FIGURE 1
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Figure 1. Hypothetical illustration showing the sAβo-PrPC-mGluR5 interaction mediated pathological events in AD. (A) Interaction of sAβo with mGluR5 either directly or through PrP at post-synaptic neurons, which either modulates the NMDA-R activity or triggers downstream second messenger cascades, (B) Astrocytic mGluR5 activation by sAβo generates sustained Ca2+ oscillations inside the reactive astrocytes which triggers the release of stored intracellular glutamate, thus enhancing the neuronal excitability leading to excitotoxicity followed by synaptic loss, (C) Interaction of sAβo to microglial mGluR5 triggers microglia activation followed by the release of proinflammatory cytokines leading to neuroinflammation. sAβo, soluble amyloid-β oligomer.

Conclusion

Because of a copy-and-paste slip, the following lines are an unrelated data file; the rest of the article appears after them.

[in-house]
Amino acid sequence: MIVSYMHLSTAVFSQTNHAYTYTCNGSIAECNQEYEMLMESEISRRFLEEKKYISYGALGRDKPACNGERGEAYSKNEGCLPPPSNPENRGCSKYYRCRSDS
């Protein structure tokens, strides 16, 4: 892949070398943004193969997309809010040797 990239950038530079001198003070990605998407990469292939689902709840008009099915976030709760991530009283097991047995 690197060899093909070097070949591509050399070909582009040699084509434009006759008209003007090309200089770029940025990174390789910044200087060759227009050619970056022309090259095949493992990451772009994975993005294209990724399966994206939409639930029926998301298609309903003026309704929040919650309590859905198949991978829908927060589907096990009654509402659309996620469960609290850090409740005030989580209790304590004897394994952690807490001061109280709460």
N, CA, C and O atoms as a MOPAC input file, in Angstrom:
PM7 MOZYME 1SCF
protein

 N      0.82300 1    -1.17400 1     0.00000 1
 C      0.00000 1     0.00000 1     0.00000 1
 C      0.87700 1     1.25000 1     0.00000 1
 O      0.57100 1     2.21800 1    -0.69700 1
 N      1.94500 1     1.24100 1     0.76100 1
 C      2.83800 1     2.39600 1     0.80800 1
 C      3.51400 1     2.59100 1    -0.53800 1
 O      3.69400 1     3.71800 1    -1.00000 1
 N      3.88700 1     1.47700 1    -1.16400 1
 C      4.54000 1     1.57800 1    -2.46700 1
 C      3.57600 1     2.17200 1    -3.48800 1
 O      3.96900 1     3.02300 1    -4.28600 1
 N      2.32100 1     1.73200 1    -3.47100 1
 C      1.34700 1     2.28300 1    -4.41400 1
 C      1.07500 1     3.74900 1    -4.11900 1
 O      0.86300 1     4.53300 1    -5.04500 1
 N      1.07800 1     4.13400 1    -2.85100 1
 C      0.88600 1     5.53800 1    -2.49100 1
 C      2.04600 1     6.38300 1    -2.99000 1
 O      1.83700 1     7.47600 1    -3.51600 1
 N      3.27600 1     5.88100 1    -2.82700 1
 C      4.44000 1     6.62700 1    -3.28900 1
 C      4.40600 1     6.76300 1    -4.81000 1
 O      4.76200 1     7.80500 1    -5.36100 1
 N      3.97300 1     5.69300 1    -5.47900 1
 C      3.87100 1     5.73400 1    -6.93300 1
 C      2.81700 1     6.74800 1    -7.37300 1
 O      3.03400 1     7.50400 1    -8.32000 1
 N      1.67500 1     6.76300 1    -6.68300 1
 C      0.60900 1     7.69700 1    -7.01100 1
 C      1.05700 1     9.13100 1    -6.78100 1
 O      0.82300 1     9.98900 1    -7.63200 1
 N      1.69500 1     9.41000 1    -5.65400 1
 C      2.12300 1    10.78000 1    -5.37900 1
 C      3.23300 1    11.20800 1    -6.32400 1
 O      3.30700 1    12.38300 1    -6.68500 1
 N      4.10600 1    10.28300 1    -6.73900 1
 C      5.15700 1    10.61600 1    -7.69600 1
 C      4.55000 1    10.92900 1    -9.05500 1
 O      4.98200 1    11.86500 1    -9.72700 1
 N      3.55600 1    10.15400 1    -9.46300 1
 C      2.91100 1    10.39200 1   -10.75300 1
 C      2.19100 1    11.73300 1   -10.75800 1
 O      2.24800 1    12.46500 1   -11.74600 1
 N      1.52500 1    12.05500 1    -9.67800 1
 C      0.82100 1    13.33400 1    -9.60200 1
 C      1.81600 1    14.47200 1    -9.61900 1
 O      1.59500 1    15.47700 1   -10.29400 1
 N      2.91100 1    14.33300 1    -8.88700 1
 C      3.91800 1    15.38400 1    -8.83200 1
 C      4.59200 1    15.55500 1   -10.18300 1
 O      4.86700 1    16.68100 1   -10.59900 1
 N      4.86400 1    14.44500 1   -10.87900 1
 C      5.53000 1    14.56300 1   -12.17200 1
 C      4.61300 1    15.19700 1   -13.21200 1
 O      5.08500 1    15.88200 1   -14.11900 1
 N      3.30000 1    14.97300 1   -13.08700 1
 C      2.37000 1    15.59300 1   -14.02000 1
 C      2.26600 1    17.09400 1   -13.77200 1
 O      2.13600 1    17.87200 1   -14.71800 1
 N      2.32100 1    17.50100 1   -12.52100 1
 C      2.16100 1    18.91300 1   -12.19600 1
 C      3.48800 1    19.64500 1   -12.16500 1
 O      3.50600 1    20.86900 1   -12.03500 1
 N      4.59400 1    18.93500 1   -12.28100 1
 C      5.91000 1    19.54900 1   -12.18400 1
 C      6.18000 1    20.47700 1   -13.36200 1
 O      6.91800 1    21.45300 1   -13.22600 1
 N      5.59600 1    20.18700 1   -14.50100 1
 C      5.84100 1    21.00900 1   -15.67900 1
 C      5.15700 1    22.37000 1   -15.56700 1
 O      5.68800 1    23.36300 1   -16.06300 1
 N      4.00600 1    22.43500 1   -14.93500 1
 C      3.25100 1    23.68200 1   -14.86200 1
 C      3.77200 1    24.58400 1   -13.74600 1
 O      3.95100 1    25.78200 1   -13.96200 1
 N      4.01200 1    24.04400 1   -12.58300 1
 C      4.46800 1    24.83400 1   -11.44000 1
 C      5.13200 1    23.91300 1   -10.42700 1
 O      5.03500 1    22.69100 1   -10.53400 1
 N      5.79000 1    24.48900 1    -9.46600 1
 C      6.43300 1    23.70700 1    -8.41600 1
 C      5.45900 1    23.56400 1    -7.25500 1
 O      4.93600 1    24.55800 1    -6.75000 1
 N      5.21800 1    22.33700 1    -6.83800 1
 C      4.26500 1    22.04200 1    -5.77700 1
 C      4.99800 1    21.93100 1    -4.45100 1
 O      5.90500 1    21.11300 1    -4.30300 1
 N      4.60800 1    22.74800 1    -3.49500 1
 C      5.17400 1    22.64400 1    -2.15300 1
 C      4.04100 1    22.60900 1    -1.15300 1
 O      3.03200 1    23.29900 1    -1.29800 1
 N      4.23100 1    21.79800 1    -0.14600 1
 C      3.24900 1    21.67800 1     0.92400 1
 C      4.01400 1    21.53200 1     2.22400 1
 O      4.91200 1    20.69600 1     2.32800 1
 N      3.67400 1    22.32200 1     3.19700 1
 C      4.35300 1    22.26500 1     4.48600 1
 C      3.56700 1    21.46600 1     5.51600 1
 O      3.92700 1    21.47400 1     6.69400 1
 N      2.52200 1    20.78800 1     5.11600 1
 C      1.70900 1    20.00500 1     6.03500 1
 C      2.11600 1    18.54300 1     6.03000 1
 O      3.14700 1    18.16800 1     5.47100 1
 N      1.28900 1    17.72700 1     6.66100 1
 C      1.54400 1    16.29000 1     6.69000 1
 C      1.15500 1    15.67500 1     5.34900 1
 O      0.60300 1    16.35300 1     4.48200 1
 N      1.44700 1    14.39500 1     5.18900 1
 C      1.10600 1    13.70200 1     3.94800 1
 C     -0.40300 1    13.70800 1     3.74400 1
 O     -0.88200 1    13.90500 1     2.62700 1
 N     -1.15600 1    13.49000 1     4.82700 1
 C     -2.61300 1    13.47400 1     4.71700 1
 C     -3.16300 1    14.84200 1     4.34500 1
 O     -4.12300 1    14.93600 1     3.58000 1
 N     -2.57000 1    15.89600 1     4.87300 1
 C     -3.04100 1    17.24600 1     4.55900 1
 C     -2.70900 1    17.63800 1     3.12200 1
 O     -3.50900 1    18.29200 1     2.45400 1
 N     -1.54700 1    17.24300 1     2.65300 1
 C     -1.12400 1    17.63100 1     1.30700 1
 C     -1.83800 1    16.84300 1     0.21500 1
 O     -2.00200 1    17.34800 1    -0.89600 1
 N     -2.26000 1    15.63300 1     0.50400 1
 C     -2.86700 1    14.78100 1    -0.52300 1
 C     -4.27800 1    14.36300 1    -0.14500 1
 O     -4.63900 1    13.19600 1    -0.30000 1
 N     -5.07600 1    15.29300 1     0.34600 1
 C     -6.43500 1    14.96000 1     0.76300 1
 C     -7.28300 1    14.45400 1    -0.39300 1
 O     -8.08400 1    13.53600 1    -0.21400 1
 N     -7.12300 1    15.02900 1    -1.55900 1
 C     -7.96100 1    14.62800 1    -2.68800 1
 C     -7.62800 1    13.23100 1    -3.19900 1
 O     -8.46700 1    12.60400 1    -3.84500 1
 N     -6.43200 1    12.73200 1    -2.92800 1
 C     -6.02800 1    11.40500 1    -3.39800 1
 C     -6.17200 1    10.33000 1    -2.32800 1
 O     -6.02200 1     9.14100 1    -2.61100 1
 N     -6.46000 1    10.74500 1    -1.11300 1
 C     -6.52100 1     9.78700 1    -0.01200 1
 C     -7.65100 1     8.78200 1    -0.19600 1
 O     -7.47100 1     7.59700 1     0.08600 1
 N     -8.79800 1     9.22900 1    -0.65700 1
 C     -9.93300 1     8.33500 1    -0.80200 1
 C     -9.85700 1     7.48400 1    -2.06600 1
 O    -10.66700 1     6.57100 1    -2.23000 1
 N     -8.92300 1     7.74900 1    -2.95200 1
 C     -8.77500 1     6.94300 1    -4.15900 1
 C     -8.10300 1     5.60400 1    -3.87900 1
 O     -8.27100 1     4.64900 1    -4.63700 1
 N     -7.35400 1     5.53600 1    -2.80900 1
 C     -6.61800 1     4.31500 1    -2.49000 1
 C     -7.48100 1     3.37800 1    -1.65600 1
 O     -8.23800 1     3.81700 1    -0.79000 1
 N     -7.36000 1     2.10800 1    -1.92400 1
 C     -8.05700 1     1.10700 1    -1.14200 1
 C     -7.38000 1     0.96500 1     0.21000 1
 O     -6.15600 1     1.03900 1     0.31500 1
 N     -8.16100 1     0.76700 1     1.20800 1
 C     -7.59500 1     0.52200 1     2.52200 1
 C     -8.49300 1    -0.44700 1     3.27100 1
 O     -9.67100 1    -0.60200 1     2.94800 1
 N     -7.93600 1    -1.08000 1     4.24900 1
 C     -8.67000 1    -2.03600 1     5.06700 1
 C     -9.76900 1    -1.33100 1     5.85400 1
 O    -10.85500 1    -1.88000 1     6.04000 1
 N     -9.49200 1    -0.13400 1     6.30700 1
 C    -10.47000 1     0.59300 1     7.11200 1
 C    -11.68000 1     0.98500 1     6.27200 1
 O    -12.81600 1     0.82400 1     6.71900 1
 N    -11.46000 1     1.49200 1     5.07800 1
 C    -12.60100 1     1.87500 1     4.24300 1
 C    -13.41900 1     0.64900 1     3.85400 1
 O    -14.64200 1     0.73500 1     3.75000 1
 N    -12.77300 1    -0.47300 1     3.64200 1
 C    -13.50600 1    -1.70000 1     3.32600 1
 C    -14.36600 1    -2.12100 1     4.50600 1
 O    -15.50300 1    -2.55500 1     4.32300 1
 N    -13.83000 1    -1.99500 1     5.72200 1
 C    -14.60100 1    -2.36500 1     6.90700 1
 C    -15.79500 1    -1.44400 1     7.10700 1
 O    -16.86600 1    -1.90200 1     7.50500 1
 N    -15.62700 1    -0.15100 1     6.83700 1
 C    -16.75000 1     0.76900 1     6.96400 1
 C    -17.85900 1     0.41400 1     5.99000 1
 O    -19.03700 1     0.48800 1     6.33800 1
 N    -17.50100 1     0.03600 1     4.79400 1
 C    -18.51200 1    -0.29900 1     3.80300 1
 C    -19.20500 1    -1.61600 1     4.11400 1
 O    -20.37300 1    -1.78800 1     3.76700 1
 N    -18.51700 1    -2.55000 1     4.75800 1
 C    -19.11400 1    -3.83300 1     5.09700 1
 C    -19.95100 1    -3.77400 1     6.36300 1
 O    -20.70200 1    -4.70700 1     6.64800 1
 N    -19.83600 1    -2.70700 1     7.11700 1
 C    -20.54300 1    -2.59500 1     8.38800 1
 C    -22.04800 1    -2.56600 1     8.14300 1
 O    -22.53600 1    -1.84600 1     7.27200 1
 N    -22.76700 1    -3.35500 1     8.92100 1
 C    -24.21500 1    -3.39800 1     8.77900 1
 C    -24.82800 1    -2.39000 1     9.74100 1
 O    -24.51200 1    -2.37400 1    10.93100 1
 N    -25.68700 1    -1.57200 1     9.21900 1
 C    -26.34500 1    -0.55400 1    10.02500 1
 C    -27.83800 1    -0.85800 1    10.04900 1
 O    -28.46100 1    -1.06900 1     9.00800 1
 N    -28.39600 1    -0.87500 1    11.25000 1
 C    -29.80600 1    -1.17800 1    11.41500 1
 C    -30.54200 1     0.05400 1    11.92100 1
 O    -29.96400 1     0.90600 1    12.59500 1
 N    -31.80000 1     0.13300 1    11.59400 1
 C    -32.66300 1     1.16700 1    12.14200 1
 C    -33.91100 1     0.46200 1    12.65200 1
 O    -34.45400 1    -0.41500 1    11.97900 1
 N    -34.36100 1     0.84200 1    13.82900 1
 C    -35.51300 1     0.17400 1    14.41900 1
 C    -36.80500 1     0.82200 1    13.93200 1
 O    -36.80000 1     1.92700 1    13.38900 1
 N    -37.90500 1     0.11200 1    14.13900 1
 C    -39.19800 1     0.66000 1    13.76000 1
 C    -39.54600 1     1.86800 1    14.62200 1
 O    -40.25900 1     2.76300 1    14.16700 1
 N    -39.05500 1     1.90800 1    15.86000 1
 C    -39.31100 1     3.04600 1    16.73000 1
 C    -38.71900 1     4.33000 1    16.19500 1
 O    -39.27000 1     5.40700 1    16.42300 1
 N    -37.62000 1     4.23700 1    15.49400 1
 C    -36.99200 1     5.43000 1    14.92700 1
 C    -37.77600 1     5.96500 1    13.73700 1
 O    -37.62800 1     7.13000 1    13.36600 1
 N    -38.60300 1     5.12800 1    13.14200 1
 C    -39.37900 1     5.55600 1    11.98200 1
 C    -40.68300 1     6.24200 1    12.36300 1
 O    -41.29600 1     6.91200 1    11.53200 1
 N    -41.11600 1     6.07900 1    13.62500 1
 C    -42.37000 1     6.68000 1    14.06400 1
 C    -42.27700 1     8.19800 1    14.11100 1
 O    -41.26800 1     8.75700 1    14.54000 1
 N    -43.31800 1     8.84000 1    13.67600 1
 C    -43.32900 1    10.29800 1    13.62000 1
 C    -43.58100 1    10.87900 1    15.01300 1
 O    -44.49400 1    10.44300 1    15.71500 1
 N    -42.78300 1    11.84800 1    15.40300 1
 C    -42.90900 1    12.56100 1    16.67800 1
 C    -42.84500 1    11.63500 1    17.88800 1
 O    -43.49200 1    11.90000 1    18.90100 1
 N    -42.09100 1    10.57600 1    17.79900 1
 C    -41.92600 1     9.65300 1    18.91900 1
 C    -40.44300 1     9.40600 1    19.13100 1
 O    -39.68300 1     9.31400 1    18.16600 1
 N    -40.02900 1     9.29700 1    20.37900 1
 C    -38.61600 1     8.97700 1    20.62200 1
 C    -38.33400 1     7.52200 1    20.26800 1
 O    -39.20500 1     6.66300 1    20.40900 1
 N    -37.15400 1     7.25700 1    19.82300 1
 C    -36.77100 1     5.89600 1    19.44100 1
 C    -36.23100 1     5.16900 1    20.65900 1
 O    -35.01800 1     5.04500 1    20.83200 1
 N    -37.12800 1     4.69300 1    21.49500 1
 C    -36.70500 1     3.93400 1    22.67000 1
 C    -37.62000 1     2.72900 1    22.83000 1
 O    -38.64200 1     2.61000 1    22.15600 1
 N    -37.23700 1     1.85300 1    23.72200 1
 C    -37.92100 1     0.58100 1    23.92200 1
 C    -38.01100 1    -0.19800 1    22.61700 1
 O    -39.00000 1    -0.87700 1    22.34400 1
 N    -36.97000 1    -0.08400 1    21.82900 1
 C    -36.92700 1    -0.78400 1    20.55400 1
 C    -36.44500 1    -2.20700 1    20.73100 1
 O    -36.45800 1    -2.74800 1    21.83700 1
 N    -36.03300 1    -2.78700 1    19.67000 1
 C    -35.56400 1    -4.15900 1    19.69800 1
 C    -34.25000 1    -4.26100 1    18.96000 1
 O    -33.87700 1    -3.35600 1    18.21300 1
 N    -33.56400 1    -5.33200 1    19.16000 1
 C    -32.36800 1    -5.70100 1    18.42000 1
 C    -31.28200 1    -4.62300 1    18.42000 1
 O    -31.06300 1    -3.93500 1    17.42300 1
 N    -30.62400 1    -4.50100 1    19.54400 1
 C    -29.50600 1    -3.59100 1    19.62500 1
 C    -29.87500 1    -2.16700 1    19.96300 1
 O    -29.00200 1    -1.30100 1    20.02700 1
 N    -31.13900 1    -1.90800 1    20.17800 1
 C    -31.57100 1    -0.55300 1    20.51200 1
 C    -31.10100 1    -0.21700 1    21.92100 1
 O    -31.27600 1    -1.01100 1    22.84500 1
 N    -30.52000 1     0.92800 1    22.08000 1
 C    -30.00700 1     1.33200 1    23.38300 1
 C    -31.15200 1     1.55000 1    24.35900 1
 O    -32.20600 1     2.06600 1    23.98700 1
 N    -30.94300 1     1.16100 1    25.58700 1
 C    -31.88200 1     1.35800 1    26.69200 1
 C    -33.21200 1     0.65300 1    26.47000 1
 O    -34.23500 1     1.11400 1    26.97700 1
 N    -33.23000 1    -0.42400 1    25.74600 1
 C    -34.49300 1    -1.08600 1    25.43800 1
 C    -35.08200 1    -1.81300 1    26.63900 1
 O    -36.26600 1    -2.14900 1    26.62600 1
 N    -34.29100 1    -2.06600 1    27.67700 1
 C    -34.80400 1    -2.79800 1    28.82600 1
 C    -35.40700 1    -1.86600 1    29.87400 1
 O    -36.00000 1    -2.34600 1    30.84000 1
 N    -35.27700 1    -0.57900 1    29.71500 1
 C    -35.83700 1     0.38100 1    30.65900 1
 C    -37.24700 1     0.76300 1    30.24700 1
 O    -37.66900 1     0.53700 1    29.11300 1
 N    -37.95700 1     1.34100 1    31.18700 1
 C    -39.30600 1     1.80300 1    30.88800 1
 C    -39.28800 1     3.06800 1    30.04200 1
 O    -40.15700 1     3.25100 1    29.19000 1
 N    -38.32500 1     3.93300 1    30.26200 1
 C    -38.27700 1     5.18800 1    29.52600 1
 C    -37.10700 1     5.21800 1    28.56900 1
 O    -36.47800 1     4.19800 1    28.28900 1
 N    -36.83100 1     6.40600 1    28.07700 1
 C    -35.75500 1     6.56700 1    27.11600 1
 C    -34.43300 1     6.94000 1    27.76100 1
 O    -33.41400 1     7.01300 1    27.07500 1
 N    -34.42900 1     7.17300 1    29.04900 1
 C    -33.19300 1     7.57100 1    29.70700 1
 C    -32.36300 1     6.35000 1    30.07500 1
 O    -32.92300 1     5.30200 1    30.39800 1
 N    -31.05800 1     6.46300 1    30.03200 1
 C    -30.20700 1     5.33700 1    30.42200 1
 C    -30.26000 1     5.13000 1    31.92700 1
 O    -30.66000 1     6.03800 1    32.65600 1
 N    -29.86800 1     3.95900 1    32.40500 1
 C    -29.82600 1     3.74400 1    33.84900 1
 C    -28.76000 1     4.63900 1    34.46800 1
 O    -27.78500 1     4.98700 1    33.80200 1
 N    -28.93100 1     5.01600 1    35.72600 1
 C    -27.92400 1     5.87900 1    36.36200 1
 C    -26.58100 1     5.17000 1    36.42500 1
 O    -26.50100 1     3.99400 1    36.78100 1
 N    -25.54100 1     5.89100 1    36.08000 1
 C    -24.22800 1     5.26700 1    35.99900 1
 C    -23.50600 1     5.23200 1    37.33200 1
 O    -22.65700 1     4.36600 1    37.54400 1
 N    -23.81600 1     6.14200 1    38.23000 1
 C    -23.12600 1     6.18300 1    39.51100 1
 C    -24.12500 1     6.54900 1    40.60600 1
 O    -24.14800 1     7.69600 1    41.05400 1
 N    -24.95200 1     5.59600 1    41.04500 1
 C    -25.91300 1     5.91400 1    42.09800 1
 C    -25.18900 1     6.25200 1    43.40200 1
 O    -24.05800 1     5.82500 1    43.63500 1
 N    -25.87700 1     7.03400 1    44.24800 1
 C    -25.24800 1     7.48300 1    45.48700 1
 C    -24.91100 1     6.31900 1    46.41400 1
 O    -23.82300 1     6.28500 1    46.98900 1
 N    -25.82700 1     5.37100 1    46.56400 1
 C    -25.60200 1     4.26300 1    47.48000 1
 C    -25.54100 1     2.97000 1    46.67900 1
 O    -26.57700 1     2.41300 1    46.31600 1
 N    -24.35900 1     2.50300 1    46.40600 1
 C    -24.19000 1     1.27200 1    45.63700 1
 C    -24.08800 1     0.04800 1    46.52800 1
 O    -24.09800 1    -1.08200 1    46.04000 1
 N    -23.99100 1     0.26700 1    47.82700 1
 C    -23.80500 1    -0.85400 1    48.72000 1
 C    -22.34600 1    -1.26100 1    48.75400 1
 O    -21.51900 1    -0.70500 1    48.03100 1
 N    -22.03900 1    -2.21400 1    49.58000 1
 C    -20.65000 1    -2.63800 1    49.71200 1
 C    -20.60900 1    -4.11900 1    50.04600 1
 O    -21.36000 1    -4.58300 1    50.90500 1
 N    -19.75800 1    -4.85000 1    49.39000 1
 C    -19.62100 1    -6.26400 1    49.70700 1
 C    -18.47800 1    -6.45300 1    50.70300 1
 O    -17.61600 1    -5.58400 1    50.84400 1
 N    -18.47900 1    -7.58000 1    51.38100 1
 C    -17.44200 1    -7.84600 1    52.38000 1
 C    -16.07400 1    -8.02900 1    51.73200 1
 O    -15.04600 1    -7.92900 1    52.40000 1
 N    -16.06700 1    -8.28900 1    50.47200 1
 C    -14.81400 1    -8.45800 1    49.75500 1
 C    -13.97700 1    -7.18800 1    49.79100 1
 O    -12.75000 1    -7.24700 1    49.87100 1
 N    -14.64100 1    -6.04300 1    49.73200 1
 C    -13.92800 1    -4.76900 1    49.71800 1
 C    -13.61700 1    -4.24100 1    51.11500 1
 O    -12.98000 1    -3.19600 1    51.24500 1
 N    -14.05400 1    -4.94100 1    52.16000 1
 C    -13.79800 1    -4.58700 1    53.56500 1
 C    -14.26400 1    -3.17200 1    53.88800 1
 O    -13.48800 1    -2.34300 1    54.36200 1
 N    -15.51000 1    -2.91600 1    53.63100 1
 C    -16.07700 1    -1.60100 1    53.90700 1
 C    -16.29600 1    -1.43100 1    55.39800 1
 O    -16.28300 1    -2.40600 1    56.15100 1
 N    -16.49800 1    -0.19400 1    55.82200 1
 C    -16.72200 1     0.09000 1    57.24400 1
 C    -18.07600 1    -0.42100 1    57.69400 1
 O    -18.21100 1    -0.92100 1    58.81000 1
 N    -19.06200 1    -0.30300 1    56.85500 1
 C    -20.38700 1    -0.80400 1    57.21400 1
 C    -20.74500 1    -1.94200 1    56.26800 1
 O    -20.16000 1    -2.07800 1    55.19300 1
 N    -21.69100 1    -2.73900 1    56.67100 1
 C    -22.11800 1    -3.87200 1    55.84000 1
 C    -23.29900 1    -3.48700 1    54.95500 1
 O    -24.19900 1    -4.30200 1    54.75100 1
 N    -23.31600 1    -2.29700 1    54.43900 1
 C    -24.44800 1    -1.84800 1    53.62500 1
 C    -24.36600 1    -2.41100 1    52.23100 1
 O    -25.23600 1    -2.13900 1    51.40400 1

Pathways of neurodegeneration in AD remain elusive, and so does the cure. Growing evidences hint toward Aβ mediated neurotoxicity to be central to the pathophysiology of the disease, possibly through the NMDA receptor dysfunction. However, targeting the ionotropic glutamate receptors also results in perturbation of other physiological processes linked with glutamatergic synaptic transmission, and hence presents as an ineffective treatment strategy. Consequently, it shifts the focus toward the metabotropic glutamate receptors, a family of G-protein coupled receptors, which can modulate, rather than block the glutamatergic pathways. Much of the observations on the role of mGluR5 using specific non-competitive antagonists like MPEP suggest the role of the receptor in certain physiological as well as pathological events along with the NMDA receptors. The ability of Aβo to actively interact with mGluR5 indicate the possible role of the receptor in neurodegeneration associated with Aβ proteinopathies. The neuroprotective effects of downregulation or pharmacological blockage of mGluR5 emphasize toward the potential of the therapeutic interventions targeting these receptors. Further, enhanced expression of mGluR5 observed in glial cells upon activation, its ability to curb inflammation and modulate immune response, along with its synergistic contribution in the Aβ mediated activation of glial cells renders it the status of potential candidate for delineating the neurodegenerative mechanisms as well as therapeutic interventions.